In Hawaii, Ask for KONA Coffee!

When you vacation in Hawaii, you will discover taste awakenings that will surprise and delight you. The water in these islands is a little cleaner and fresher tasting than you may be accustomed to. The fresh fruits and vegetables are somehow more toothsome and the greens are greener and crispier than they tend to be on the mainland.

At breakfast, during breaks and at meals, coffee is available just about everywhere. (There are, for instance, more than 50 Starbucks locations in the state.) But don’t take the coffee for granted by simply ordering a cup of coffee. If Kona coffee is offered, by all means order it. By name. You’re going to love it. (Starbucks offers a house blend that contains 10% Kona coffee. That’s not “Kona” coffee.)

In the early 19th century, Don Francisco de Paula Y Marin, a Spaniard and King Kamehameha’s “right hand man” planted coffee on the island of Oahu, and John Wilkinson, an English agriculturist, acquired coffee plants in Brazil that were also planted on that island. Reverend Samuel Ruggles, an American missionary, took cuttings from the Oahu coffee plants to Kona on the Big Island. These cuttings were of a strain of the variety Coffee Arabica that originated in the high plateaus of Ethiopia, and it remains the product that is cultivated in Kona today.

Hawaii is the only U.S. state in which coffee is grown commercially, and Kona coffee remains truly rare. While there are more than 600 coffee farms in Kona, most are just 2 to 3 acres in size, and they’re in an area that’s perfect for the purpose.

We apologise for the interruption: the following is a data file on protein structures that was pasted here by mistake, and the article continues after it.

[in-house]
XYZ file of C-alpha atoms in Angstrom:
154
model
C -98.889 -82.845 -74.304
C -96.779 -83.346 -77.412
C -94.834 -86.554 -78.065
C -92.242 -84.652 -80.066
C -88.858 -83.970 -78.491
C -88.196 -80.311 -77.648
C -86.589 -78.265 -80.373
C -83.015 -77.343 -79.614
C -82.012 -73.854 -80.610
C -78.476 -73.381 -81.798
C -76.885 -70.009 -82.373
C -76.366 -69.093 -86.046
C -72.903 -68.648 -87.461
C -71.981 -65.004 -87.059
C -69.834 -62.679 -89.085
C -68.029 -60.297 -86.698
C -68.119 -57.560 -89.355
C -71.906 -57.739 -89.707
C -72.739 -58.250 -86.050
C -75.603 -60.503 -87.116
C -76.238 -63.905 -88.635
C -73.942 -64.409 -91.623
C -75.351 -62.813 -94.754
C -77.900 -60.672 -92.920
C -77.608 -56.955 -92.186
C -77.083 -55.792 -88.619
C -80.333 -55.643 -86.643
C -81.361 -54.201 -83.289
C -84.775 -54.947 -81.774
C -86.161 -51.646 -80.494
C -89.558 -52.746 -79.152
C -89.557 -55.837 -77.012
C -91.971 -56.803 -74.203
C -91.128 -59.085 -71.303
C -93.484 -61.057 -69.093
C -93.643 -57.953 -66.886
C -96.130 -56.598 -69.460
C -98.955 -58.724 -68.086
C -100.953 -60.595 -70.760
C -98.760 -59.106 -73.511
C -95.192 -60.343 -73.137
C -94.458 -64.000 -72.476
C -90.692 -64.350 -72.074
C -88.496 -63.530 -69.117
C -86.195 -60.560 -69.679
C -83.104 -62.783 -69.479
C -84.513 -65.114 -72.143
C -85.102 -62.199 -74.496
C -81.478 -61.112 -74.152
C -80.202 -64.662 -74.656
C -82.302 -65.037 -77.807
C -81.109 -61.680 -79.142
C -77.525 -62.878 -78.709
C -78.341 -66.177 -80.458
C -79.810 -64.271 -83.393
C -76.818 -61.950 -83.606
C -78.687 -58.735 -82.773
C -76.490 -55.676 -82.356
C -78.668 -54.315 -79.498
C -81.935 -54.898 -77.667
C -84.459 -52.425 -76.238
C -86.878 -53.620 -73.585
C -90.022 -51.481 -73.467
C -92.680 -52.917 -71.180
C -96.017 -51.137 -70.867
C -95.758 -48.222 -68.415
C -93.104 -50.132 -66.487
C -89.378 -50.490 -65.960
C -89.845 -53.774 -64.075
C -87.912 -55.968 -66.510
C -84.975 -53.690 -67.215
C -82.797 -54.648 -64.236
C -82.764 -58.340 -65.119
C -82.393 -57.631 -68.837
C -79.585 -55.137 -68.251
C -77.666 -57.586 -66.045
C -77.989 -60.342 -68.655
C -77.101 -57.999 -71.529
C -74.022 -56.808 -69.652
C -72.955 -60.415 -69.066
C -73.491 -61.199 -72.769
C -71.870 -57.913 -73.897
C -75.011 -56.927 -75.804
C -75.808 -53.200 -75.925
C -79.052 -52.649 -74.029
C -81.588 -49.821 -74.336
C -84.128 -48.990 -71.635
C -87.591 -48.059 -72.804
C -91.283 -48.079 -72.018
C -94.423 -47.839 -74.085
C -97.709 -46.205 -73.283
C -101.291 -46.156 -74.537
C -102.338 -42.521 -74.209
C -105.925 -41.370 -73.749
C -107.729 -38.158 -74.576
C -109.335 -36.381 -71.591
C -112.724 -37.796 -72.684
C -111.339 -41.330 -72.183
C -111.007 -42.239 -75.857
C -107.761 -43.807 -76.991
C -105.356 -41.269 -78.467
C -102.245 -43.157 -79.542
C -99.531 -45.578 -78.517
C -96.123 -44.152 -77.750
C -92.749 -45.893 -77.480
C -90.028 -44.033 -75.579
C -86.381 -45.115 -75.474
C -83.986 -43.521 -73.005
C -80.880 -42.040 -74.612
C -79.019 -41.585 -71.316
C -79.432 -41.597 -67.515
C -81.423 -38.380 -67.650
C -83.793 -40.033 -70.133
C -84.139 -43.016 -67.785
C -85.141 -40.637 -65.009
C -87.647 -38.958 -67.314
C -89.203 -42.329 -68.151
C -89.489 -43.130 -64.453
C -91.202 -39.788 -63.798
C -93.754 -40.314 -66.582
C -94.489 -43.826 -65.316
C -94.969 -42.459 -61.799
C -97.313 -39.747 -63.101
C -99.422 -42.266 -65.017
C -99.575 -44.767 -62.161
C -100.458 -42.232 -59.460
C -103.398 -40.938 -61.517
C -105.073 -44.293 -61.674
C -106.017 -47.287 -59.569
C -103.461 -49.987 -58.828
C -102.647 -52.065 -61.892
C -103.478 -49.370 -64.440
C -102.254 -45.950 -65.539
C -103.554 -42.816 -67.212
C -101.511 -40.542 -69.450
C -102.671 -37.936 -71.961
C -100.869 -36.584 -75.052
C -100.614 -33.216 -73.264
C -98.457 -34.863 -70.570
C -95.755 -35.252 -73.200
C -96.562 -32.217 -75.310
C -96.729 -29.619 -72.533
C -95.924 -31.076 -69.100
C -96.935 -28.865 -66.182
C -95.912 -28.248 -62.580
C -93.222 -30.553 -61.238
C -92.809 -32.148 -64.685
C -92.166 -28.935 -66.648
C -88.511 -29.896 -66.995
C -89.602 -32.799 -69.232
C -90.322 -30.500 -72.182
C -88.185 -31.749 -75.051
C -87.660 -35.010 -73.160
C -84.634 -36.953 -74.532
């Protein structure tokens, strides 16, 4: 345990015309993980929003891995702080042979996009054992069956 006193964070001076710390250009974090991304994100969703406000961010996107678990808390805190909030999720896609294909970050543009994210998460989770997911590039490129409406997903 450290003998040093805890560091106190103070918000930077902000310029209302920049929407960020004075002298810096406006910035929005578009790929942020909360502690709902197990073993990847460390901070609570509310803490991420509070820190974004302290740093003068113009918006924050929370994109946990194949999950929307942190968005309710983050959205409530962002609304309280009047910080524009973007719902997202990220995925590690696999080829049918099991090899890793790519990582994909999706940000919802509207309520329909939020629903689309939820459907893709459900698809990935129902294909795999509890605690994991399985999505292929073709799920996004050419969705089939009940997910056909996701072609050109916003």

Kona’s coffee-growing belt mimics other coffee-growing origins in a way that the rest of Hawaii does not. Kona faces the setting sun. It rests on the western slopes of the of Hualalai and Mauna Loa volcanoes. Kona is sheltered by the mountains from the northeasterly trade winds that dominate the climate of the rest of the state. The Kona mountain rains fall from clouds borne on local sea breezes. The Kona district receives most of its rain in the summer. That replicates the seasons in most of the world’s coffee-growing lands. The clouds that bring the afternoon rains waft upslope, sheltering the coffee from the worst heat of the summer days. Coffee is cultivated only between the altitudes of 800 and 2500 feet. The main coffee belt is scarcely more than a mile wide,because of the steepness of the mountain slopes. Tricky stuff, yes? No wonder Kona coffee is so rare and so special!

Hawaii’s sundry stores, gift and souvenir shops, grocery and drug stores all are well stocked with Kona coffee, which has become one of the most popular gifts vacationers send and take back home for family and friends. (Yes, it will taste just as good in your own home coffee maker.)

But while you’re here, be sure to specify Kona coffee whenever you’re dining out. You may, in fact, find that the coffee maker in your Hawaii hotel room is re-stocked with Kona coffee every day. If that’s the case, lucky you.